Join us as we take a stroll around RBMA’s New York headquarters.
There’s no shortage of bells, whistles and curiosities vying for your attention once you walk inside the Red Bull Music Academy, New York.
Upon entering the complex, you’re immediately greeted with sound and visual art installations in all corners, a fully operational radio station ran by Academy participants pipes music through the lobby and in the “bedroom” studios on the seventh floor there’s a wealth of recording technology just waiting to be utilized.
In short, for the creatively minded soul, the Academy is a multi-floor playground of possibility.
But perhaps more importantly, the Red Bull Music Academy is also a platform for human interface. The most striking thing about the set-up is that it brings together music-makers from all over the world, eager to learn from each other as well as the abundant technology placed around them. A decent laptop and a copy of Pro Tools can get you pretty far in the music world, but the solitude will bring you to an artistic dead end faster than many people realise.
“Face-to-face interaction is key to your growth in music,” agrees Toronto’s Boi-1da, a guest lecturer at Red Bull Music Academy in New York. Although he spent hours as a kid conjuring up beats on an illegally downloaded version of FruityLoops, Boi-1da (whose list collaborators includes the likes of Kanye West, Jay-Z, Drake and Nicki Minaj) will be the first to tell you that sometimes, it’s not what you know, it’s who you know. “You’ve got to learn, interact, hear people’s stories. You can’t come across that kind of experience on the internet. It’s important for me to do this too. I have an email that I give to people who want to contact me and I get sent thousands of things - but I listen to them all. Somebody here could send me something that I like, and who knows where it might lead?”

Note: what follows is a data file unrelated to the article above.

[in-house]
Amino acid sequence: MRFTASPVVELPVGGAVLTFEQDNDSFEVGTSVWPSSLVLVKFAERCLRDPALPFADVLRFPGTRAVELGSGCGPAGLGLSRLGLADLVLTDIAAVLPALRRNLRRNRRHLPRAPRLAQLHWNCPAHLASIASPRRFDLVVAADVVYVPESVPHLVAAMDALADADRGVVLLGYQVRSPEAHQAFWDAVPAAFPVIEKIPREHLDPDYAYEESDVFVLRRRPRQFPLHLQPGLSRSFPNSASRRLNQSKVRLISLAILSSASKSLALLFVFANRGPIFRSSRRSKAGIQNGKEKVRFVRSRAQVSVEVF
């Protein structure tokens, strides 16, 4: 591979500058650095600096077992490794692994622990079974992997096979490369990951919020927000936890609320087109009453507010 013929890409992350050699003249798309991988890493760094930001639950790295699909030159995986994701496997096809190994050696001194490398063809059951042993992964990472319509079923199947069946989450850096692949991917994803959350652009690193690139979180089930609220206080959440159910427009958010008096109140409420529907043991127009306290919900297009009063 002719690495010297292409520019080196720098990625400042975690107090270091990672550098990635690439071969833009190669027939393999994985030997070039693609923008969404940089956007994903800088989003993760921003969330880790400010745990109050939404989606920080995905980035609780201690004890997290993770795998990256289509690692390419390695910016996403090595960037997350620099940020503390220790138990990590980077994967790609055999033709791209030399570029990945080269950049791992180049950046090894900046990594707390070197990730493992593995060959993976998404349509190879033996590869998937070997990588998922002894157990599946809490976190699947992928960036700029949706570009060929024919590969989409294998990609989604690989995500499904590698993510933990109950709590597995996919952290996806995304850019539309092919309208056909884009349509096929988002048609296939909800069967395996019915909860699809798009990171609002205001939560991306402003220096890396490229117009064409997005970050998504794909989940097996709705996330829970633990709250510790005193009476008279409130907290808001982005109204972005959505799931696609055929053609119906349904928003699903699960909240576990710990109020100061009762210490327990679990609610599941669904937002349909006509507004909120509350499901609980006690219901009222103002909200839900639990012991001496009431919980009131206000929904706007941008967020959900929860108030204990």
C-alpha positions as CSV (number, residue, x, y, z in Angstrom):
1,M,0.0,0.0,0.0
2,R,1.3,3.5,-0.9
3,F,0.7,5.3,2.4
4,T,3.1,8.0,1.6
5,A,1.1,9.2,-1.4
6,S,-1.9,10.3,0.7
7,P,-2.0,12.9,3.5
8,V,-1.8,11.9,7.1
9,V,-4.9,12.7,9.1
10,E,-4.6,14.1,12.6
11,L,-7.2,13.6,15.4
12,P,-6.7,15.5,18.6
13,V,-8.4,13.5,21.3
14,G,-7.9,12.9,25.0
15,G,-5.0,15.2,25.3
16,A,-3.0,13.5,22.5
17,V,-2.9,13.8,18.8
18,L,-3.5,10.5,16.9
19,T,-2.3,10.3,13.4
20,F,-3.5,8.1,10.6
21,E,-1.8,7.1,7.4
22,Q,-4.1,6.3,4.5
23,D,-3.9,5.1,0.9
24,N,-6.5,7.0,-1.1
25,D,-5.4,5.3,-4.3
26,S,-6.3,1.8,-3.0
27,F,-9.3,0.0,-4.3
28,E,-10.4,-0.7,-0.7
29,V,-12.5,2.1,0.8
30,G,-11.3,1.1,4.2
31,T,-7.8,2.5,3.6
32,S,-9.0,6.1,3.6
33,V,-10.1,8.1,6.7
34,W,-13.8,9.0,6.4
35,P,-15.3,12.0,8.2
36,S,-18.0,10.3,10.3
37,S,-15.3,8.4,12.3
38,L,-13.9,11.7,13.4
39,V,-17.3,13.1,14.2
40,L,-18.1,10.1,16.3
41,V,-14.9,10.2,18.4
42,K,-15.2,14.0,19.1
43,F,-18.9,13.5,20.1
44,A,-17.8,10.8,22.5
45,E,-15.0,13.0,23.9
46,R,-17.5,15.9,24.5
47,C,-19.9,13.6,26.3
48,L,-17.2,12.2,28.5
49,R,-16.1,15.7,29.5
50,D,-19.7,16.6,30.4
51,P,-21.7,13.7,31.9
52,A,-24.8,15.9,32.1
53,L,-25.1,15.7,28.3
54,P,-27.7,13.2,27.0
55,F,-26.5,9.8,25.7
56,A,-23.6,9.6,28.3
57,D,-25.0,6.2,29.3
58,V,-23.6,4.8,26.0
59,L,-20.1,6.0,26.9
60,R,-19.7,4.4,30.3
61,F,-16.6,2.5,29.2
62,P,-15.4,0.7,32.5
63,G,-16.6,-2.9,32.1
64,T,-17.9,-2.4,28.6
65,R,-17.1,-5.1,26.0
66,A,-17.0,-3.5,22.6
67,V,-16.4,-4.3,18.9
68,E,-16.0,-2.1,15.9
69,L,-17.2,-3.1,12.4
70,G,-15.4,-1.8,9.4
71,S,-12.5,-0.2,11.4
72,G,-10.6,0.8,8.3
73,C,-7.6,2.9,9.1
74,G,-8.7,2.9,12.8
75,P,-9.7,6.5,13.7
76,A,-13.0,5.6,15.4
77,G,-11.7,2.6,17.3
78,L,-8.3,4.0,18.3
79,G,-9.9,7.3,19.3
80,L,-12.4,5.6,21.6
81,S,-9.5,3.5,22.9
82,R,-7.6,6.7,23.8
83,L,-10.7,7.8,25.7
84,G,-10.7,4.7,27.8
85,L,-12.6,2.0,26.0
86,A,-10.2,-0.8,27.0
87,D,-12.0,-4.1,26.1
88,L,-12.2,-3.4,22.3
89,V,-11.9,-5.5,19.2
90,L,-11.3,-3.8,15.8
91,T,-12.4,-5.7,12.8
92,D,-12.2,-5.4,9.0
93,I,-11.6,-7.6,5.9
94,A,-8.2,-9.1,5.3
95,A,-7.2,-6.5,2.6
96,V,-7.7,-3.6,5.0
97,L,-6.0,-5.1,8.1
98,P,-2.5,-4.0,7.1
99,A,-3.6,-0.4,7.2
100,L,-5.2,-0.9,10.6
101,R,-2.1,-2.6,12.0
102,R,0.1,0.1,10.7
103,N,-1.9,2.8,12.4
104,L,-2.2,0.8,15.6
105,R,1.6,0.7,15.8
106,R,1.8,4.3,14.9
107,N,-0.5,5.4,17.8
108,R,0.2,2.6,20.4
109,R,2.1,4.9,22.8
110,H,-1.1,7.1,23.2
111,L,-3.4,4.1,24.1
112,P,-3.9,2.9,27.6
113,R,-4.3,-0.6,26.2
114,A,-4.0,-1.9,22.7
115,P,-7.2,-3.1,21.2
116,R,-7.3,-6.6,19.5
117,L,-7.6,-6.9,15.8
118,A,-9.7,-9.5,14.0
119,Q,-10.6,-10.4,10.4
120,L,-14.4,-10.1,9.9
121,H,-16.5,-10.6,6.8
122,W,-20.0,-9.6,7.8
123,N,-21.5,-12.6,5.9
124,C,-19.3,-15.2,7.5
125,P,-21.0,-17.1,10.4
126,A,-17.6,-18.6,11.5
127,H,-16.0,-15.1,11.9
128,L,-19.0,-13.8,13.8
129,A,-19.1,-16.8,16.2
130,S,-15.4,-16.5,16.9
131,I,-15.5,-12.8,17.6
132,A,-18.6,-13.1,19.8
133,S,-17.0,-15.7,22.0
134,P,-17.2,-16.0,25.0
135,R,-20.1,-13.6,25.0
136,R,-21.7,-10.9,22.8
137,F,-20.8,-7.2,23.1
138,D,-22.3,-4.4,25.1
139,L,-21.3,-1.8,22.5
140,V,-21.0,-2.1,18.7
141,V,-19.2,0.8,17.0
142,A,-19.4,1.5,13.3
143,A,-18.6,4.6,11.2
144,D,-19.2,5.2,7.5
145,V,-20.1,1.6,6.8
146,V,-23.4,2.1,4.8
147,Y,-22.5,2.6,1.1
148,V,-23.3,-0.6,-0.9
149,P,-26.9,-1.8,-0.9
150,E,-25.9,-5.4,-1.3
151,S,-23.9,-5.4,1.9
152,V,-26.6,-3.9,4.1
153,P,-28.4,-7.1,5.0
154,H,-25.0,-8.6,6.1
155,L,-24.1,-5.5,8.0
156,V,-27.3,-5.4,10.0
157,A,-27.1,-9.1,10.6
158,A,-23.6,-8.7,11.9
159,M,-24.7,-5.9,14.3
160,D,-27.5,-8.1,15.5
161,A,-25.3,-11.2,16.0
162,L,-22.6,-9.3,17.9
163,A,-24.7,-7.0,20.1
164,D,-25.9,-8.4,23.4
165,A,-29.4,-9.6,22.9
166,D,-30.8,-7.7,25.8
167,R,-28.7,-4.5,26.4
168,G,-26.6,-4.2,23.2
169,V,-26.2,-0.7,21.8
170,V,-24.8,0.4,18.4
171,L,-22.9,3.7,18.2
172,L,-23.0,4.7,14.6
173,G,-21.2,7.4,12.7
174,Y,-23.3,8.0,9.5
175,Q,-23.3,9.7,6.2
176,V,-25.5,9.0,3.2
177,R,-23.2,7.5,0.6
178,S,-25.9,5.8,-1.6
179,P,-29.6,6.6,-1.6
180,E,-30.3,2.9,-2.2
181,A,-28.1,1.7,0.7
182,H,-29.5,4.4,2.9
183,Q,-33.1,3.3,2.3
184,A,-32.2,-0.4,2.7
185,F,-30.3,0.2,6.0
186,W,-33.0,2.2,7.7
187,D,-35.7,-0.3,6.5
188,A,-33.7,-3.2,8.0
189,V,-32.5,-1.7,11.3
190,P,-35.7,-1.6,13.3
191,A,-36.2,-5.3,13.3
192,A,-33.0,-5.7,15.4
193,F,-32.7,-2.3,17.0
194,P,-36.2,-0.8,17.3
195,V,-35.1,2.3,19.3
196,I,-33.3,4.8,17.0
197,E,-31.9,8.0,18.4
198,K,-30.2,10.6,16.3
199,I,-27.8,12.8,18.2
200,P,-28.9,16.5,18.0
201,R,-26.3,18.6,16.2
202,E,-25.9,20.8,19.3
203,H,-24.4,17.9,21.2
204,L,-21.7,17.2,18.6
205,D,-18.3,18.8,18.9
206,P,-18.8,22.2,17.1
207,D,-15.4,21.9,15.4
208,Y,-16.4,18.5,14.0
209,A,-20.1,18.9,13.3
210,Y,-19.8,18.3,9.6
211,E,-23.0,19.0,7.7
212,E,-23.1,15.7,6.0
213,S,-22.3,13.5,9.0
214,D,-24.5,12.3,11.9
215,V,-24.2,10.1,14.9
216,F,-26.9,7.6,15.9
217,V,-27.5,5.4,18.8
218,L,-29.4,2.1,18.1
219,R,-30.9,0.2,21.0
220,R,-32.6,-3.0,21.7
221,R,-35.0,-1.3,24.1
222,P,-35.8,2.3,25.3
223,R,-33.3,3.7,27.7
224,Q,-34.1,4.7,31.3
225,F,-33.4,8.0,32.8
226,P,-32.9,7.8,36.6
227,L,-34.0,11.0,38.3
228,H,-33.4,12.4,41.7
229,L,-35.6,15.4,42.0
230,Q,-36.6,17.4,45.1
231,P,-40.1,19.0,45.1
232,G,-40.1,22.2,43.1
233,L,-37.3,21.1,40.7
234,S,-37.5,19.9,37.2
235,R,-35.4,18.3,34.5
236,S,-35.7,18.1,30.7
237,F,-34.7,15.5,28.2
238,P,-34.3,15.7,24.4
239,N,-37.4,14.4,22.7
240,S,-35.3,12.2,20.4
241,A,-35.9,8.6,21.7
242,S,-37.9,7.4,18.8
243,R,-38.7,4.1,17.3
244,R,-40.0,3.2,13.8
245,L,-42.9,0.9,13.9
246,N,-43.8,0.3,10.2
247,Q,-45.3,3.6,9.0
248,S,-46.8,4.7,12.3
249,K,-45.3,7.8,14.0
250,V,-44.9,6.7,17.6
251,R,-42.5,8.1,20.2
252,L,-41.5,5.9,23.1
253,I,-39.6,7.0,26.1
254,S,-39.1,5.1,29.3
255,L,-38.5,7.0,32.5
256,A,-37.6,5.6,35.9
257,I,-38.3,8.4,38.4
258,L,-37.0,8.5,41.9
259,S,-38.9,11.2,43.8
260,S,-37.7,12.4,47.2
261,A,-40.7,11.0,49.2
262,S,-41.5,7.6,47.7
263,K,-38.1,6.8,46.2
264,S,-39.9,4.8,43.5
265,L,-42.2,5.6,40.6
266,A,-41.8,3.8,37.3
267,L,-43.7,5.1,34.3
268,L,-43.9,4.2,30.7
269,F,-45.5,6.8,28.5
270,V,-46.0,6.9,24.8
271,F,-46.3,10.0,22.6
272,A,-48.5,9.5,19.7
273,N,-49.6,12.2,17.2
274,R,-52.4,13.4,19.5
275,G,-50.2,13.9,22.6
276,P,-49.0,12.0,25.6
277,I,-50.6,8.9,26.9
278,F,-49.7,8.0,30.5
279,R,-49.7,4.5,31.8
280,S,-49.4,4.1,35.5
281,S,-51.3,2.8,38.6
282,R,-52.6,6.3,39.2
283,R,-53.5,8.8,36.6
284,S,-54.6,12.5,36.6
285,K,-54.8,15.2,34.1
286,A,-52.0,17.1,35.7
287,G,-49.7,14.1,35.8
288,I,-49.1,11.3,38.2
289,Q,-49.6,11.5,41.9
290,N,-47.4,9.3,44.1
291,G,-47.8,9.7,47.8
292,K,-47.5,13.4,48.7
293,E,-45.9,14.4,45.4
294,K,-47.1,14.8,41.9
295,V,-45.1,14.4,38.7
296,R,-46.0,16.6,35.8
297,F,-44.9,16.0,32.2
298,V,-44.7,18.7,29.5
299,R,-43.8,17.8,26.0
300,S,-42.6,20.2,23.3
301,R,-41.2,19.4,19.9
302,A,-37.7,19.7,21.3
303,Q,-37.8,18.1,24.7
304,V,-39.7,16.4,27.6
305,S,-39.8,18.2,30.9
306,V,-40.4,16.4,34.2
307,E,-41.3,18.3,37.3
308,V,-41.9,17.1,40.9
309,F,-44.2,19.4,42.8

As a 26-year-old, it’s fair to say that for all his success, Boi-1da probably still has plenty to learn. But it’s not just the youngsters who are being educated by each other at the Red Bull Music Academy. Having collaborated with such musical peers as the Beach Boys and Frank Zappa, as well as carving out his own critically acclaimed solo career, Van Dyke Parks is known as a master of his craft. But as the 70-year-old ambles around the building, talking to participants and enjoying the sound of ideas being born, it’s clear that even he is revelling in the atmosphere.
“This Red Bull experience has been more informative than I possibly could have anticipated,” he beams. “I’ve come away feeling like a red ant on a watermelon. I feel like a piece of algae in an ocean of devotion. These people deserve more than just a guitar or synthesiser in a room of solitary confinement. These people deserve collective opportunities, and in a time when patronage for the arts is hard to come by, Red Bull has given them what I think should be exemplary support. It was worth me going through airport security for!”
As anyone who has known the unforgiving wrath of the Transportation Security Administration will understand, this is high praise indeed.